(6) Deportation enforced in a physical manner should be avoided to the extent possible, and the method of deportation and the standards for using means such as restraining devices in conducting deportations should be set so as not to excessively restrict human rights. In addition, appropriate enforcement of deportation should be institutionally guaranteed by including the procedures for implementation of deportation in the matters to be inspected by the Immigration Detention Facilities Visiting Committee, as well as by bringing transparency into the whole process of implementing deportation so that such process can be reviewed and verified by such Committee at a later date.

(7) Regarding the physical detention of persons under the landing examination procedures, the law should set the authority, the requirements, the maximum period of detention, and the level of treatment under detention, as well as establishing a procedure for prompt relief from detention.


2. Guarantee of Due Process in Deportation Procedures and Landing Examination Procedures


The state should conduct the following measures:

(1) Measures (such as the following) should be conducted which guarantee due process concerning the deportation procedures and landing examination procedures:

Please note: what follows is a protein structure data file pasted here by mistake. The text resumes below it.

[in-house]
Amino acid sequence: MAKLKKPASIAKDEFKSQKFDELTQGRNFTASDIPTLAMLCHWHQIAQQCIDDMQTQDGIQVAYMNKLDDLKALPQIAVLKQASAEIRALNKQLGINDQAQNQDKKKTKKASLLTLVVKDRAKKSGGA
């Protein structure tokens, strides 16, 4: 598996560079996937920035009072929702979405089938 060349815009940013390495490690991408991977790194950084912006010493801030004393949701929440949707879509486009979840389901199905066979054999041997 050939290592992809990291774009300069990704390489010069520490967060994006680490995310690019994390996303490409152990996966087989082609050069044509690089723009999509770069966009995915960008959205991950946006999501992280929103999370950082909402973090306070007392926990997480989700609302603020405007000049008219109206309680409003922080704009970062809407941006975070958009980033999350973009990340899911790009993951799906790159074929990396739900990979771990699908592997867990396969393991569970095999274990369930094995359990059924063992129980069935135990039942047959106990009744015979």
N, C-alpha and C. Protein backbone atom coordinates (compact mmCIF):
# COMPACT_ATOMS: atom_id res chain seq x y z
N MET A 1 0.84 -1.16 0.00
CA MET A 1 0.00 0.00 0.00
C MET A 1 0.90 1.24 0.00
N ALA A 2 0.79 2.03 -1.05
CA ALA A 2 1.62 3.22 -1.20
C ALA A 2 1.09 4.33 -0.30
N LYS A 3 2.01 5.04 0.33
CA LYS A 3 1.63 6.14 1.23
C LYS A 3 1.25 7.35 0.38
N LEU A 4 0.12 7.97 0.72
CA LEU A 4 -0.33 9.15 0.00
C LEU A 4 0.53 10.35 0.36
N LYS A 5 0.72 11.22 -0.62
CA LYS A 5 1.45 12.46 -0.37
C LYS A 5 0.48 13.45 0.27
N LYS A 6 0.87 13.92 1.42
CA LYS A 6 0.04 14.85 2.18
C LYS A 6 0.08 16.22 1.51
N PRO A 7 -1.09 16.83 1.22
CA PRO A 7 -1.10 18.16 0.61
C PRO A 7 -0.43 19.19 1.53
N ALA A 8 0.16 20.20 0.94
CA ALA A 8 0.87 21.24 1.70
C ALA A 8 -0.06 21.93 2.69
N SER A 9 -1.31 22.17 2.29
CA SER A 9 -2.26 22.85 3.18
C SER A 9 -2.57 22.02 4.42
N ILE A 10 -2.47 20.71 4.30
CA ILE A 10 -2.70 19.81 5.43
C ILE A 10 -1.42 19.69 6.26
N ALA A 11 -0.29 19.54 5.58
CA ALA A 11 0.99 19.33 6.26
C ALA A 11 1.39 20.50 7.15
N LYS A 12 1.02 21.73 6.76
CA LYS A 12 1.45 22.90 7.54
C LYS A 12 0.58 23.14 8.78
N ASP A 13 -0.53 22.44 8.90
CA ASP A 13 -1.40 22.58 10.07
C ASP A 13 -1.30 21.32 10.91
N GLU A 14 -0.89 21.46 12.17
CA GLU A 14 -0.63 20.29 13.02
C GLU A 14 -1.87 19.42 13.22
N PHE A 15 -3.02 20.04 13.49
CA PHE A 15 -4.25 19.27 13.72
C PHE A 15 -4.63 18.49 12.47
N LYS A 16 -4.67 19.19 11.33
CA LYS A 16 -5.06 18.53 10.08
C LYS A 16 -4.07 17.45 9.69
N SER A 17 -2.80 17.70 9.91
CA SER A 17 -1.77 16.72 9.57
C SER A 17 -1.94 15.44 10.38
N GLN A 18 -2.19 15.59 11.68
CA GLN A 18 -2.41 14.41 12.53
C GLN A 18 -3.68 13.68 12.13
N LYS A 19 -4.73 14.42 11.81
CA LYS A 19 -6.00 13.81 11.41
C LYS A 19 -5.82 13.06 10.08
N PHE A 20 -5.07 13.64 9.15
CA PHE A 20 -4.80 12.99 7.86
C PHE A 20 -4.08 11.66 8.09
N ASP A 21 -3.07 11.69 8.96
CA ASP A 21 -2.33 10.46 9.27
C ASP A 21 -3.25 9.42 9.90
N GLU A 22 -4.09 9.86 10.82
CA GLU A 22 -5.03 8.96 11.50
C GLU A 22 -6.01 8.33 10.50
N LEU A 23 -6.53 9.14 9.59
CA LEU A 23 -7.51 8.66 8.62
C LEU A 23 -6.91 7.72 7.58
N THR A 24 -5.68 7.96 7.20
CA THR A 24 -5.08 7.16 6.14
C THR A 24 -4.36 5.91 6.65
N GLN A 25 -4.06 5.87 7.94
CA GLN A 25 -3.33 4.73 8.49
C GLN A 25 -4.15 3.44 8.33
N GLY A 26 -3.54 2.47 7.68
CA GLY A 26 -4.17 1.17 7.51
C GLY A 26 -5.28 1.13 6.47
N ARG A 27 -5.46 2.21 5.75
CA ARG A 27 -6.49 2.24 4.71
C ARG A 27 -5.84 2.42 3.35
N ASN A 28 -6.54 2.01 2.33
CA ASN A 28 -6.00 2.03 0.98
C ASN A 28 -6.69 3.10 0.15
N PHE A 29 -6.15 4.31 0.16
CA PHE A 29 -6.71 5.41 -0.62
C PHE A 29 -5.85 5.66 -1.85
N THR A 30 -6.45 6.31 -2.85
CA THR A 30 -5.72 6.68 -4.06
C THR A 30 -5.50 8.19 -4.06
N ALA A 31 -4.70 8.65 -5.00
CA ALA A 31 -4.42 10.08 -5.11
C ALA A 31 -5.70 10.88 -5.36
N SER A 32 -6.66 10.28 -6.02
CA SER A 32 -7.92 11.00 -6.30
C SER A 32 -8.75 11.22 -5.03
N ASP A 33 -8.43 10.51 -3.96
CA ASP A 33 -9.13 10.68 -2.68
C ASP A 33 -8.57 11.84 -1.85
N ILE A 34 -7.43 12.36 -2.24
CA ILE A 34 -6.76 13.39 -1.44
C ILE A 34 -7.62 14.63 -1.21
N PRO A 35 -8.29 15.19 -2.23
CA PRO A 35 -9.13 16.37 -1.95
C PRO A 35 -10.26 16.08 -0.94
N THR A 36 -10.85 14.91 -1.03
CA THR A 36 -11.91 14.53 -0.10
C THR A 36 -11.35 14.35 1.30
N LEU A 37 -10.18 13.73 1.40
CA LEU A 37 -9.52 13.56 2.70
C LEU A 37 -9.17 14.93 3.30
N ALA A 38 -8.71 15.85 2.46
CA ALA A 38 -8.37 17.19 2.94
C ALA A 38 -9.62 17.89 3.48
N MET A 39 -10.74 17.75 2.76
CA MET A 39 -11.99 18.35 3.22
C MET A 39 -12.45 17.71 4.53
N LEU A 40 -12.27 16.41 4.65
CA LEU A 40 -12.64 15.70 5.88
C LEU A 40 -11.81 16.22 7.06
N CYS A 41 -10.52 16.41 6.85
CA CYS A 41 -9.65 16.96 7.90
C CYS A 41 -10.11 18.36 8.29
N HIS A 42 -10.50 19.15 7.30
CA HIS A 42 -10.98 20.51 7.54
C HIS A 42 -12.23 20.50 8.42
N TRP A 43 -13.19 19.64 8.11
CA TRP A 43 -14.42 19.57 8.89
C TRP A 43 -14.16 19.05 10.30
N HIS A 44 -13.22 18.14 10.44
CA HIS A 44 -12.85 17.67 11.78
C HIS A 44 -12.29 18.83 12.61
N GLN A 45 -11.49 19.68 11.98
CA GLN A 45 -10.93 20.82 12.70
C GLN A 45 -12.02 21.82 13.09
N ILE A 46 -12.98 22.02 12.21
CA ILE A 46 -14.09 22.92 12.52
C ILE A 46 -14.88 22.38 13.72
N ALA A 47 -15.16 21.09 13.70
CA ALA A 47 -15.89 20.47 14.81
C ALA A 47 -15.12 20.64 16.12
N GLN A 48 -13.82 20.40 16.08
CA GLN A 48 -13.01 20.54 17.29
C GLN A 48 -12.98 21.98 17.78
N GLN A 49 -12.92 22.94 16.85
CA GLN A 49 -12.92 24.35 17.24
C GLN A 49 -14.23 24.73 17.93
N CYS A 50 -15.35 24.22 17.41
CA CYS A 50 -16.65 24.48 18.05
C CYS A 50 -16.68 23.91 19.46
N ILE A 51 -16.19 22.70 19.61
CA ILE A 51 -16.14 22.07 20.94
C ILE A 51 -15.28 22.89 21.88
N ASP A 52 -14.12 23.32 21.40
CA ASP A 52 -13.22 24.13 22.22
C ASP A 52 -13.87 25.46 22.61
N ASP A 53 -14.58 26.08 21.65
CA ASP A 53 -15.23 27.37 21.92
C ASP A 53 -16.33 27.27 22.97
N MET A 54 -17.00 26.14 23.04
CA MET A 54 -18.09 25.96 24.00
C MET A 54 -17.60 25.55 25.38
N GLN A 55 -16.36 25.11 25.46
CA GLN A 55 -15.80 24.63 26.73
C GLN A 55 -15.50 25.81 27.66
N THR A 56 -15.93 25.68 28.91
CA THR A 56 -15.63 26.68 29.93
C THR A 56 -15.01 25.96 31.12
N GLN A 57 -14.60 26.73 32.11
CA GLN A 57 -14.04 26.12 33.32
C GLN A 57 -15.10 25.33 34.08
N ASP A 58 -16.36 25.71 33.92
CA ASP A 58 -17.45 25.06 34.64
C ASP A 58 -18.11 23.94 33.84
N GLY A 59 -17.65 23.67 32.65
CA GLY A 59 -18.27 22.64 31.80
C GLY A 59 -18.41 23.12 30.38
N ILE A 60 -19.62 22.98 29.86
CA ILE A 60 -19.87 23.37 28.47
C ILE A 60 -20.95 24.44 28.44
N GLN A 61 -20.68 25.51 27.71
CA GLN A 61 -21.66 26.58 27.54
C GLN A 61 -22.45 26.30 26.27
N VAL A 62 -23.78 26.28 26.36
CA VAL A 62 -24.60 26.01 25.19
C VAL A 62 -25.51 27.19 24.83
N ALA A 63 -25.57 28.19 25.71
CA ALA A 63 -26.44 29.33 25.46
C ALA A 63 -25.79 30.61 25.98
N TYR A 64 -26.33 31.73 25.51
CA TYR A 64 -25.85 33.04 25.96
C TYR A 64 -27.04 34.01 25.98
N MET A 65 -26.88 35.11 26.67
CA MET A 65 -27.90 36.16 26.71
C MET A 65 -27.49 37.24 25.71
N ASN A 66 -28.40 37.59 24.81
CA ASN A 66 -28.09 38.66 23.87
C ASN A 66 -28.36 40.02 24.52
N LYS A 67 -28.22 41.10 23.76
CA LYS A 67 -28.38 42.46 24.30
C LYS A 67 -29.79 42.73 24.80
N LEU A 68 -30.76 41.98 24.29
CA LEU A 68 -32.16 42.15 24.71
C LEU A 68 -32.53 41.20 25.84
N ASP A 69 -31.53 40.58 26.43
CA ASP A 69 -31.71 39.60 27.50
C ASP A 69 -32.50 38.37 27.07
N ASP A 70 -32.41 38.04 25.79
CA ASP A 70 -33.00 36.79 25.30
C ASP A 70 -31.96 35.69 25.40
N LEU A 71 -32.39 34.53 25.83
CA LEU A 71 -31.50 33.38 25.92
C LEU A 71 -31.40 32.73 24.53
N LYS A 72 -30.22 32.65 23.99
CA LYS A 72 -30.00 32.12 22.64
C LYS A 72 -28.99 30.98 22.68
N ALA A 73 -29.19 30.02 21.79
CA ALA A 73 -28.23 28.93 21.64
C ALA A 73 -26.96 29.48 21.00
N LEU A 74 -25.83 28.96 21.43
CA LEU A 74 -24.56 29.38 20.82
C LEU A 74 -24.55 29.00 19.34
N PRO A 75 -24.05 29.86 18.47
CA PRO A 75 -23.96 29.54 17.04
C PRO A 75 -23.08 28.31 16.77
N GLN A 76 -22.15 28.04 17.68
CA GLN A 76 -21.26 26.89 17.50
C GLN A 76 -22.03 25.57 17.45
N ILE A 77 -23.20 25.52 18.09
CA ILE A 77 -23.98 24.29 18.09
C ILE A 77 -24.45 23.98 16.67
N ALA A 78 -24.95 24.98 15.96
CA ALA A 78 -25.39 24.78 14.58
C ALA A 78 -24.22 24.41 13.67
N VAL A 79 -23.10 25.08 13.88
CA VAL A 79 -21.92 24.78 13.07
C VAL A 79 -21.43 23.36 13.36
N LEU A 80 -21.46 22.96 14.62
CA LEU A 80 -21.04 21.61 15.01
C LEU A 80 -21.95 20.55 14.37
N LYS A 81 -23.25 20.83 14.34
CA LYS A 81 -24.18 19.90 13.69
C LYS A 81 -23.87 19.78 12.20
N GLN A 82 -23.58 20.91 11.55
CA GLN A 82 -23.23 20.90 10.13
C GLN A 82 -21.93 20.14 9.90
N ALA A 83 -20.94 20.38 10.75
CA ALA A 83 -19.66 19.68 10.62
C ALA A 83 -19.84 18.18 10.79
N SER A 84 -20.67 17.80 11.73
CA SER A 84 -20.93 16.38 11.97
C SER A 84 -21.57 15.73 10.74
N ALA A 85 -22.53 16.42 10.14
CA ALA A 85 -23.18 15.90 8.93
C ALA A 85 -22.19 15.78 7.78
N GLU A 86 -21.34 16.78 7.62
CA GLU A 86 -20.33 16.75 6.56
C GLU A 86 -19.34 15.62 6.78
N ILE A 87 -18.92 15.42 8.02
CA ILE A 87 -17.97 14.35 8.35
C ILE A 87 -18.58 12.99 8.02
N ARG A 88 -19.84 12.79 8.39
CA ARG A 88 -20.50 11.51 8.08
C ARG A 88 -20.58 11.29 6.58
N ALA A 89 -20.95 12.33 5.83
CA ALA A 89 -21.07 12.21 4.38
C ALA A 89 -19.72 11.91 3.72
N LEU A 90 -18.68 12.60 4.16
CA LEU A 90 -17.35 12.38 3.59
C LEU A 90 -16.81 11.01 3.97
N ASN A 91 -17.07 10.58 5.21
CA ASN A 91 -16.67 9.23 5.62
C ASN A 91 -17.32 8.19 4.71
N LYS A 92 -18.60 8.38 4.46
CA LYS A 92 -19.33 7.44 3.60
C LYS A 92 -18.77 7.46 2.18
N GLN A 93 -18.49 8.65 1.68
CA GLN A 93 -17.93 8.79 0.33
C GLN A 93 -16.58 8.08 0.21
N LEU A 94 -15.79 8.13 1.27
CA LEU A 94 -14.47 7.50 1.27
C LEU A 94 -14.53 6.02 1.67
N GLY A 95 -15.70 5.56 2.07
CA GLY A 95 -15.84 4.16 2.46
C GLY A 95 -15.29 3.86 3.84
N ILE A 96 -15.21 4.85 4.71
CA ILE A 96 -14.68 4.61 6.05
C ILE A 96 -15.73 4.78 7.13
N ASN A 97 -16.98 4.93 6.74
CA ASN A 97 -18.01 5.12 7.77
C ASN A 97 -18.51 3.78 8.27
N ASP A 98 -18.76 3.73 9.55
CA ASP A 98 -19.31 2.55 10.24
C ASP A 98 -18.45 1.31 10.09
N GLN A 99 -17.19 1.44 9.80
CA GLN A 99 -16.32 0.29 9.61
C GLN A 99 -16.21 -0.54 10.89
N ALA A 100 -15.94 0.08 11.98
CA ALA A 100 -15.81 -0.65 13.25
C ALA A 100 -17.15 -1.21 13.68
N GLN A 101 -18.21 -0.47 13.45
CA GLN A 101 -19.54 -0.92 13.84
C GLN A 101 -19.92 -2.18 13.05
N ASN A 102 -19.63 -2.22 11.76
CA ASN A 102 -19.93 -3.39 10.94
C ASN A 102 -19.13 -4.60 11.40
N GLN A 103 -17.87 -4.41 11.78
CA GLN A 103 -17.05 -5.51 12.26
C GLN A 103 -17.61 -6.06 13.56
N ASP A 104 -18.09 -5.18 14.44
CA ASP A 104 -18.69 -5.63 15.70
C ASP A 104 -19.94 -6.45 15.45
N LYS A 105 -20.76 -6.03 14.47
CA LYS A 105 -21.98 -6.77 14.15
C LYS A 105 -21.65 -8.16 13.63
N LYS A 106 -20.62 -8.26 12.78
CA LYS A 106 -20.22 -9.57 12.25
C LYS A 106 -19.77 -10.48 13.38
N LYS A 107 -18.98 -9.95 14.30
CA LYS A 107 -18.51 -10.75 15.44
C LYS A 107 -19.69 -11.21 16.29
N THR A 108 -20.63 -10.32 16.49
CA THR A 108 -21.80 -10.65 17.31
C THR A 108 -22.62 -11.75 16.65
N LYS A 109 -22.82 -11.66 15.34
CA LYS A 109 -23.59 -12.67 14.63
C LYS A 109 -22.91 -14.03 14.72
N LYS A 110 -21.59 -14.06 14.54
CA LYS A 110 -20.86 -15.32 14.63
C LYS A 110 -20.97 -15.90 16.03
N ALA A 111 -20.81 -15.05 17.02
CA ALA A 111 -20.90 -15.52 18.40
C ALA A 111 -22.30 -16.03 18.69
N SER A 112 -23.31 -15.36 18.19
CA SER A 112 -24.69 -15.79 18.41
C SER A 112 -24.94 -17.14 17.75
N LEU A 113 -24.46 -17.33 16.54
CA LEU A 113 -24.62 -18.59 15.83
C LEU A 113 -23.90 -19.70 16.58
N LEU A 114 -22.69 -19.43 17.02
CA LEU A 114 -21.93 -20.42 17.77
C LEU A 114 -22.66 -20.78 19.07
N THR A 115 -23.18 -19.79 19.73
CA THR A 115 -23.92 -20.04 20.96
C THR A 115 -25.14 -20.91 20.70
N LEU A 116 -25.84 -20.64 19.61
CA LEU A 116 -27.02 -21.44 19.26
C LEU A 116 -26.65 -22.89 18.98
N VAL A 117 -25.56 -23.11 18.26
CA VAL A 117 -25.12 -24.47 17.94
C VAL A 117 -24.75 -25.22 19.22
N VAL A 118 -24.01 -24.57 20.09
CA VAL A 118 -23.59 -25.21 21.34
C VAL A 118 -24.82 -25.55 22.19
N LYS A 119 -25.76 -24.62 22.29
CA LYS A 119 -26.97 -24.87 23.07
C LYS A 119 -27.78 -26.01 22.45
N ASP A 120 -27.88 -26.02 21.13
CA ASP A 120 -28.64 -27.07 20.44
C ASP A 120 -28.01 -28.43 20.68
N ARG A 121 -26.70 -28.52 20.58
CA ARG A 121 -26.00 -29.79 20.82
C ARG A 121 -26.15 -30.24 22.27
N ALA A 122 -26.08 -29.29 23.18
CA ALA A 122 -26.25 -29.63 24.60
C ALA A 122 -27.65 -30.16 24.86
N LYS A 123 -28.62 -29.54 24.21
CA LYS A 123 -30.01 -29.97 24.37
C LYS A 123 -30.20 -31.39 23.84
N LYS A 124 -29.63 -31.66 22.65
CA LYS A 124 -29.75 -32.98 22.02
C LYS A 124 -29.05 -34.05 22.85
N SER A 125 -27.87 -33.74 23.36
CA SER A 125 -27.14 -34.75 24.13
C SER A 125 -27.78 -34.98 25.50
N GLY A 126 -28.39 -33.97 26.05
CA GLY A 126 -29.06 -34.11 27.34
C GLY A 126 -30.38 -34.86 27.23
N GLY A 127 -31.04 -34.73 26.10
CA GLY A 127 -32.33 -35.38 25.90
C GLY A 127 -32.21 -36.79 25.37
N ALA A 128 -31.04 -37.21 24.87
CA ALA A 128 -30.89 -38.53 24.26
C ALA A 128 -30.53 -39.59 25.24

(i) Ensuring (a) the disclosure of evidence, (b) the disclosure of reasons for decisions, including reasons for not granting a permit of provisional release or a special permission to stay, (c) the establishment and announcement of criteria for the examination of applications for provisional release, (d) the prompt examination of whether or not to grant a permit for provisional release, and (e) the provision of an appropriate interpreter; and

(ii) Improving the civil legal aid system so that persons with limited financial resources can effectively receive legal aid from lawyers.

(2) The law should be revised to set up: (i) a judicial examination procedure, to be conducted before detention, with regard to the legality of the detention including the need and appropriateness thereof, as described in Item (1), (ii) a prompt judicial relief procedure after the detention, and (iii) a prompt judicial relief procedure concerning judgments on provisional release from physical detention.

(3) Regarding those who are averse to being sent back to their home country, the law should avoid the situation where such persons are subjected to immediate deportation, after the issuance of a written deportation order, without providing them with measures or time to contact the outside world or to ask for a lawyer. Such matter needs to be clearly stated in the law.


3. Providing Human Rights Awareness Training for Workers who may be Involved in Restricting Physical Freedom


The state should provide a detailed training program regarding international human rights law and international human rights standards for staff members of the Immigration Bureau of the Ministry of Justice who may be required to restrict the physical freedom of persons in the deportation procedures and landing examination procedures.